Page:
George Dai: This is actually not only an investment question but also at a high level, a philosophical question. Our belief is eventually, at the end of the day, a company's market cap really depends on how much value the company provides to the society. Highly innovative companies like the growth companies we own add a lot of value. They define the future, for example, they may create the next wonderful medicine that can cure certain deadly diseases or make people feel better and make them live longer. In technology they make your life and your work much more efficiently and more pleasurable. And therefore we believe they have the potential to outperform because they are the future. Also, as Brad Neuman shared earlier this week in his research, the most innovative companies outperformed by about 6% per year in the last decade. So these are growth companies. While the least innovative companies have underperformed by 3% per year during this same period. We continue to like growth companies because we believe they represent the future because they add value to society. A lot more value to the society than the ill-defined value companies here. Tyler Foster: Yes, at Alger we've often spoken about Positive Dynamic Change and think to say it differently, the companies we're investing in are the beneficiaries of change and many of the traditional value companies may be victims of change.
Speaker Question: How long do we think small caps are going to outperform large cap? In terms of a baseball game analogy, what inning would we be in?
George Dai: Ok. Thank you for the question. We believe that smaller cap companies actually are as dynamic and often times more dynamic than some of the larger companies. So our time horizon is really multiple years or multiple decades.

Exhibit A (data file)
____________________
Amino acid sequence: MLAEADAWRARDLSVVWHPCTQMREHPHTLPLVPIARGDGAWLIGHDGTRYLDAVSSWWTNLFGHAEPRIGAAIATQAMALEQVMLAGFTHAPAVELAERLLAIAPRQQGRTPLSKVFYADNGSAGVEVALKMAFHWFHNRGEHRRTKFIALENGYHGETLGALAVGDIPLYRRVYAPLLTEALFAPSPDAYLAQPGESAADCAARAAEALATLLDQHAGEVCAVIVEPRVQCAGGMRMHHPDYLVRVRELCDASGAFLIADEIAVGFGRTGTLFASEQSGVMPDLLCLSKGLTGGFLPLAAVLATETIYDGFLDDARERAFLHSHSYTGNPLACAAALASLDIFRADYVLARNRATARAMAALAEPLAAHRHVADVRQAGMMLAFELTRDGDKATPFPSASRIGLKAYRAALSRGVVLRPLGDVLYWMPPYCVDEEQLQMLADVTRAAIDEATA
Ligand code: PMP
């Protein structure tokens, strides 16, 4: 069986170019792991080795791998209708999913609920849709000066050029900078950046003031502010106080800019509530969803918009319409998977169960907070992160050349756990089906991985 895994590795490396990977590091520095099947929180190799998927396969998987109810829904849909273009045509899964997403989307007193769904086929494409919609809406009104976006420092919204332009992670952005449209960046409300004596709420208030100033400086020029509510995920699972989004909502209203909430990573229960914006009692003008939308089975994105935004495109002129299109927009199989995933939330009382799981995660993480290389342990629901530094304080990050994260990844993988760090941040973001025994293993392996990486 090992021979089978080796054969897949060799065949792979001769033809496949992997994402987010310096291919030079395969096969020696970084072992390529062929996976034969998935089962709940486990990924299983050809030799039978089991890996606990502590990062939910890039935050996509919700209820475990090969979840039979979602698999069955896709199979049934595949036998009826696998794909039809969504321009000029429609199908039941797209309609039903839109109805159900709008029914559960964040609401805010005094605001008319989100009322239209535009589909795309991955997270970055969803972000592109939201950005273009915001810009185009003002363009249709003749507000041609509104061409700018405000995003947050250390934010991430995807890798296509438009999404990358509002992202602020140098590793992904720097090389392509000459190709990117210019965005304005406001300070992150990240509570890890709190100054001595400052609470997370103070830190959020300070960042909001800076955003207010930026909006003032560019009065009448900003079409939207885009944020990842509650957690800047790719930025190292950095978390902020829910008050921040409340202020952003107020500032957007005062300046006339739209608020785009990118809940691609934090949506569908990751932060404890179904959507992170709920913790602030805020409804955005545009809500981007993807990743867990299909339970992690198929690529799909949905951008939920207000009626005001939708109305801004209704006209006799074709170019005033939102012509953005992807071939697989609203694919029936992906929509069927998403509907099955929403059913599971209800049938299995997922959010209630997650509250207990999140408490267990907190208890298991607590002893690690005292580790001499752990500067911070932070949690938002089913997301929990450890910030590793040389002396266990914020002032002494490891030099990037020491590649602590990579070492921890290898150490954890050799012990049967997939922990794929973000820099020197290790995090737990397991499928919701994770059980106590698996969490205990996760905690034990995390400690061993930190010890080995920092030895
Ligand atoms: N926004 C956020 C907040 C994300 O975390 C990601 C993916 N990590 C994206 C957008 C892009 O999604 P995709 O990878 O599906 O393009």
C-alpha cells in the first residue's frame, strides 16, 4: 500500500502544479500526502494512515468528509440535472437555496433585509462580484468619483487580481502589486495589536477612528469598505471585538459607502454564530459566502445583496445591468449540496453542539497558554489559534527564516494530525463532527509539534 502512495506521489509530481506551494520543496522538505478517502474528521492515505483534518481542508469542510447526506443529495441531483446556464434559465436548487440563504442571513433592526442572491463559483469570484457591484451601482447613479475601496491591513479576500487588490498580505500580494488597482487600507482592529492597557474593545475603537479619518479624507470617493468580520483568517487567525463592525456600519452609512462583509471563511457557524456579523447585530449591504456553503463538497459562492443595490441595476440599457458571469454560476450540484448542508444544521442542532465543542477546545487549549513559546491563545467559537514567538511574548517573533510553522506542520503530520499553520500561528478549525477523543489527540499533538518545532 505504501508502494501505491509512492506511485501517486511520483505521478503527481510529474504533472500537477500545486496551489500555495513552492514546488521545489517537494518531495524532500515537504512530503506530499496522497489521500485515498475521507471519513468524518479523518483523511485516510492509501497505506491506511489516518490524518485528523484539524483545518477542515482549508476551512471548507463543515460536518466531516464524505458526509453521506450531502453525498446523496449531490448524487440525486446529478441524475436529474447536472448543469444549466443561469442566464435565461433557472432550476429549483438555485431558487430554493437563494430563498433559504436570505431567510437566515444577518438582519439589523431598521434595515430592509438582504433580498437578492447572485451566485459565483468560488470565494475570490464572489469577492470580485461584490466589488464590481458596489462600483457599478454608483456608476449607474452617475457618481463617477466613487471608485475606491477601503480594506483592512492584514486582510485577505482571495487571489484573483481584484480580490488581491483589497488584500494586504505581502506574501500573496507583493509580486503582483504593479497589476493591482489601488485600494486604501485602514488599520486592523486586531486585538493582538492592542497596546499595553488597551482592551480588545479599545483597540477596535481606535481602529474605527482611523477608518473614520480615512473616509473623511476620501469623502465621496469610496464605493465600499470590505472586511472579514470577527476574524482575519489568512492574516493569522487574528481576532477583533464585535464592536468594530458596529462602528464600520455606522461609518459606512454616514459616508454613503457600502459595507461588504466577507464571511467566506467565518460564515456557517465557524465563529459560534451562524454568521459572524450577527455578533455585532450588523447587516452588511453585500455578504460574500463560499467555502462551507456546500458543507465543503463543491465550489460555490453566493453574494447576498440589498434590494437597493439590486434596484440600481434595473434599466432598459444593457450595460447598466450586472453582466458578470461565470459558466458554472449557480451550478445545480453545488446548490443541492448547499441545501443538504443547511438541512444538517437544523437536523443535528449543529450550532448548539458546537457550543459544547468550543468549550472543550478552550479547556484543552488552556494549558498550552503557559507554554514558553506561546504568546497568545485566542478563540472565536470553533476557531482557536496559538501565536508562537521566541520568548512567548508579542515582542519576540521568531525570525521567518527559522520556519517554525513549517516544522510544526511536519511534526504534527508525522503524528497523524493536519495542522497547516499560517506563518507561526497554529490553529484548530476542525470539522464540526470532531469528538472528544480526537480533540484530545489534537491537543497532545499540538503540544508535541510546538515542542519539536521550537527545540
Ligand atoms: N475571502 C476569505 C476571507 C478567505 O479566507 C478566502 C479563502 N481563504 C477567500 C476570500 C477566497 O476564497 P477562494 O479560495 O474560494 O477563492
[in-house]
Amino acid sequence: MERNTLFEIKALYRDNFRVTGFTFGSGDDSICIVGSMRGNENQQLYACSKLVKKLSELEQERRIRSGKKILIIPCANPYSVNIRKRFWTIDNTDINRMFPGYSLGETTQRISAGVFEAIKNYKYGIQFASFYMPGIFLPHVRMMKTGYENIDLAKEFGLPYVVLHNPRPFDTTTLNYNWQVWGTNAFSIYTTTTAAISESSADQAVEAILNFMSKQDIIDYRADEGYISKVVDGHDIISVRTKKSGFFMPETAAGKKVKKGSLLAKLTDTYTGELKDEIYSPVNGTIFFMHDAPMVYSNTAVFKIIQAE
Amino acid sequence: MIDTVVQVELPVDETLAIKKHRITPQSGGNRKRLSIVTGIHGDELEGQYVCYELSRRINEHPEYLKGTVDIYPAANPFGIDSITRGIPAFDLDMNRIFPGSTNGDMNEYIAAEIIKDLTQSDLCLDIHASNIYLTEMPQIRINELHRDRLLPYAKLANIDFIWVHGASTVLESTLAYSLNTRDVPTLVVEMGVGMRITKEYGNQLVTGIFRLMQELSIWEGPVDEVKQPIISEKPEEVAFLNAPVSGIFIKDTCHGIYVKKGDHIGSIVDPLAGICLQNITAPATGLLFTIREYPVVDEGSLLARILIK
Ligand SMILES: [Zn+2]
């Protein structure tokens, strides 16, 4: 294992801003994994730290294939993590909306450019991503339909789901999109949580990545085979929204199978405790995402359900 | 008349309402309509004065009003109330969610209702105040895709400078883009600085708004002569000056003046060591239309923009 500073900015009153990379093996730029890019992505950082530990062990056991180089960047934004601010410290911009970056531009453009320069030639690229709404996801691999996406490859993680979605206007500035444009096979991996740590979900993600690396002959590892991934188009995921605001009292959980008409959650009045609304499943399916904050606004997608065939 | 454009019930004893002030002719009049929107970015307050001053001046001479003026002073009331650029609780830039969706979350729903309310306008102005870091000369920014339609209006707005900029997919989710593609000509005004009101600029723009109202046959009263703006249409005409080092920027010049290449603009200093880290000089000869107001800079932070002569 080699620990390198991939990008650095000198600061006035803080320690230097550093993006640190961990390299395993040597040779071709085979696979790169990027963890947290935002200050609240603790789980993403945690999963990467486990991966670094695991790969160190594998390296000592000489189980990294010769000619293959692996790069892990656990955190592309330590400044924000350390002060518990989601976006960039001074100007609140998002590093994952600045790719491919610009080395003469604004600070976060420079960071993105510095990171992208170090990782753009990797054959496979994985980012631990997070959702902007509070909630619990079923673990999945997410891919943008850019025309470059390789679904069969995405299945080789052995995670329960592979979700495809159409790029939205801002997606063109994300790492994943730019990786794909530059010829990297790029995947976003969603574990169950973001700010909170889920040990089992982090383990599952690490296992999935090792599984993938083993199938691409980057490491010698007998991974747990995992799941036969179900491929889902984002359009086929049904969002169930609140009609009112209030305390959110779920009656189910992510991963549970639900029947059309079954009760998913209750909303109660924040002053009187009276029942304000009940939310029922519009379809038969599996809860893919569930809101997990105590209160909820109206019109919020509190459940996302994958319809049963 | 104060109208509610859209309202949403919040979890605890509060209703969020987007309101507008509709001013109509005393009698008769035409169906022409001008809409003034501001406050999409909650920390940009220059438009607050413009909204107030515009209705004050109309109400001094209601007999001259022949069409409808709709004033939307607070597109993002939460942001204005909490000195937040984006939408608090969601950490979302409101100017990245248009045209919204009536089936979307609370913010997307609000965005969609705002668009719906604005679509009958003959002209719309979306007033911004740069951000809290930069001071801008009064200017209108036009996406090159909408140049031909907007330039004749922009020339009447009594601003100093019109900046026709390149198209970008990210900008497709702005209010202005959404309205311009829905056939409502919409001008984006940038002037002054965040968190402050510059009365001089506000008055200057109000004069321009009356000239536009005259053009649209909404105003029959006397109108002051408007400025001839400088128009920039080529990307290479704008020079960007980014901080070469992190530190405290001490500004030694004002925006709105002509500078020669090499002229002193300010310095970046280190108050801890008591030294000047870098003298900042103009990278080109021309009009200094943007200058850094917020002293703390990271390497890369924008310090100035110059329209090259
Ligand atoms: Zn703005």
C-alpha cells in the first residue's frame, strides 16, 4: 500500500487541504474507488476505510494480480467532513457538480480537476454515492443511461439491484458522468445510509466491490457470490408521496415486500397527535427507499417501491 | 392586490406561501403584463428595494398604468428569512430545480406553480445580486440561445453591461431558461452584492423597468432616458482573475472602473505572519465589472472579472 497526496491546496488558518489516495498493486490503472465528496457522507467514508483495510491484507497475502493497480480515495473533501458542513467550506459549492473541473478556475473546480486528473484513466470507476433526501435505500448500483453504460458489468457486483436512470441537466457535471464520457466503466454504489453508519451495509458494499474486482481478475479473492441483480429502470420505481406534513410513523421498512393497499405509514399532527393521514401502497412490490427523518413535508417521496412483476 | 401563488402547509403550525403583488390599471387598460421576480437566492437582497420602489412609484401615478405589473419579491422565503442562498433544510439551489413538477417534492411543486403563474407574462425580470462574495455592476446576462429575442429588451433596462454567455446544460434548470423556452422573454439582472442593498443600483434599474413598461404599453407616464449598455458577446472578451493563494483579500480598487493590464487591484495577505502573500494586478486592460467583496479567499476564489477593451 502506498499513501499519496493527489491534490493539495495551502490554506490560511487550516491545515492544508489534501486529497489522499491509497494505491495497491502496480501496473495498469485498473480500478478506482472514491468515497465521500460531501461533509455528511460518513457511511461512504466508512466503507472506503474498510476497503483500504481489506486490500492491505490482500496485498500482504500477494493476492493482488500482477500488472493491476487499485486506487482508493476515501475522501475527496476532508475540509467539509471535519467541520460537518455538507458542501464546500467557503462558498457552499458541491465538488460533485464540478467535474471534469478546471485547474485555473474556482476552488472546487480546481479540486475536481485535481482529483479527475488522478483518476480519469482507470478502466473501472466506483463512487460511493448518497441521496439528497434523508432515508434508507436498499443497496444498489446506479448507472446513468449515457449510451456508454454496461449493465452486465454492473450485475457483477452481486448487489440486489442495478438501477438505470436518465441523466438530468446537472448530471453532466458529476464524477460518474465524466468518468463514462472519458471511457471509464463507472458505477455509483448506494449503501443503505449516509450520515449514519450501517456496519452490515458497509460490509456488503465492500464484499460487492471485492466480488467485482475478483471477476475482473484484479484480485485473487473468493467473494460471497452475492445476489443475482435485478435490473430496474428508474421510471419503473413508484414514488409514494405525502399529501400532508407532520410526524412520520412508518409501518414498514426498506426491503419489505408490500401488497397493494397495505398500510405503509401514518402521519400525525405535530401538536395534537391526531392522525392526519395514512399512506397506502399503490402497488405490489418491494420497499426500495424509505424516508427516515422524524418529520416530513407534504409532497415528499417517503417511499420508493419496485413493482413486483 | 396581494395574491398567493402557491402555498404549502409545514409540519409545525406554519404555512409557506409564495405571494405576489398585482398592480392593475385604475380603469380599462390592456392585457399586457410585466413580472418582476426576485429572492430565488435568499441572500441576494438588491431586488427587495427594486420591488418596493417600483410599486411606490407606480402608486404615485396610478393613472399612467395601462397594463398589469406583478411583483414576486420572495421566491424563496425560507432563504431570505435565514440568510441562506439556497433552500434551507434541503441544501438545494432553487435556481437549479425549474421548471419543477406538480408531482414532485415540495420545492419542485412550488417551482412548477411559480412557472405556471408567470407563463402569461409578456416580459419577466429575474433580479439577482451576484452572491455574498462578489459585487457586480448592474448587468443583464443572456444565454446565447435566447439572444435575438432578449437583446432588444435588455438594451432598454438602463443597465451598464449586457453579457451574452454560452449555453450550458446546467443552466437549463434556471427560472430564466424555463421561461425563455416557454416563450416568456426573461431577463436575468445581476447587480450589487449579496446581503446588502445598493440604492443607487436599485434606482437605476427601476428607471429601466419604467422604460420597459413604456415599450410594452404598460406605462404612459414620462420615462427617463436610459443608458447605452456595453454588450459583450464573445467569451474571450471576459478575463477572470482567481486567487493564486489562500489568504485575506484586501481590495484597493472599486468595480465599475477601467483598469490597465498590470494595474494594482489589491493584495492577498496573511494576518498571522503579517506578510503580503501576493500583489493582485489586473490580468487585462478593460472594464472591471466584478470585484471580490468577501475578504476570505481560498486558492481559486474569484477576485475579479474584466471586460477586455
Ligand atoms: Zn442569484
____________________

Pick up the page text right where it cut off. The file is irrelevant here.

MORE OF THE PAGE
Over time we judge the fundamentals of our company. For example, let's say quantitatively our bottom-line earnings growth for the whole portfolio is 20 percent plus. And this has been very consistent over many years as computed by Matt Weatherbie, who has done this for multi-decades and in the current form. So as long as the earnings continue to grow at 20 percent plus and if the multiples stayed the same, then the stock, the appreciation should be at this similar rate. We try not to look at this as kind of a cycle when smaller cap outperformed large cap vice versa. It is our job to find what we believe are the best, most dynamic and fastest growing companies to benefit our client's interest. Tyler Foster: Thank you. George, I have one last question that I think is a very important one and maybe even a good question to end on. We've seen the strong run for growth in general and your strategy. What gives you confidence that you and the team will continue to deliver strong results in the future? George Dai: I'll say that we are blessed to be in a compounding business. So often times people say that you guys have done well and wonder if they are buying at the peak. Following our time-tested Weatherbie Way, which continues to adapt and improve, and our team is mature and highly experienced and it will continue to add fresh blood to our team and it is our goal to create a lot more value in the next few decades. We let the compound mechanism benefit our existing and future clients. This is kind of the over arching view. And let me discuss a little bit more the median and the short-term view why we believe this is a good time to invest. We all know the U.S. economy dipped into a deep recession as early as February of this year and I think that the U.S. economy is climbing out of this short but very deep recession as we speak. With so many innovations ranging from cloud computing, ecommerce, gene therapy, autonomous driving, etc., which are making this world a better place and along the way creating so many opportunities for prepared investors to benefit. In the near term, great advancements in vaccines and the treatments are giving people hope that we will conquer the virus in the next year or so. In fact, as we speak, there are four pivotal trials in vaccines that have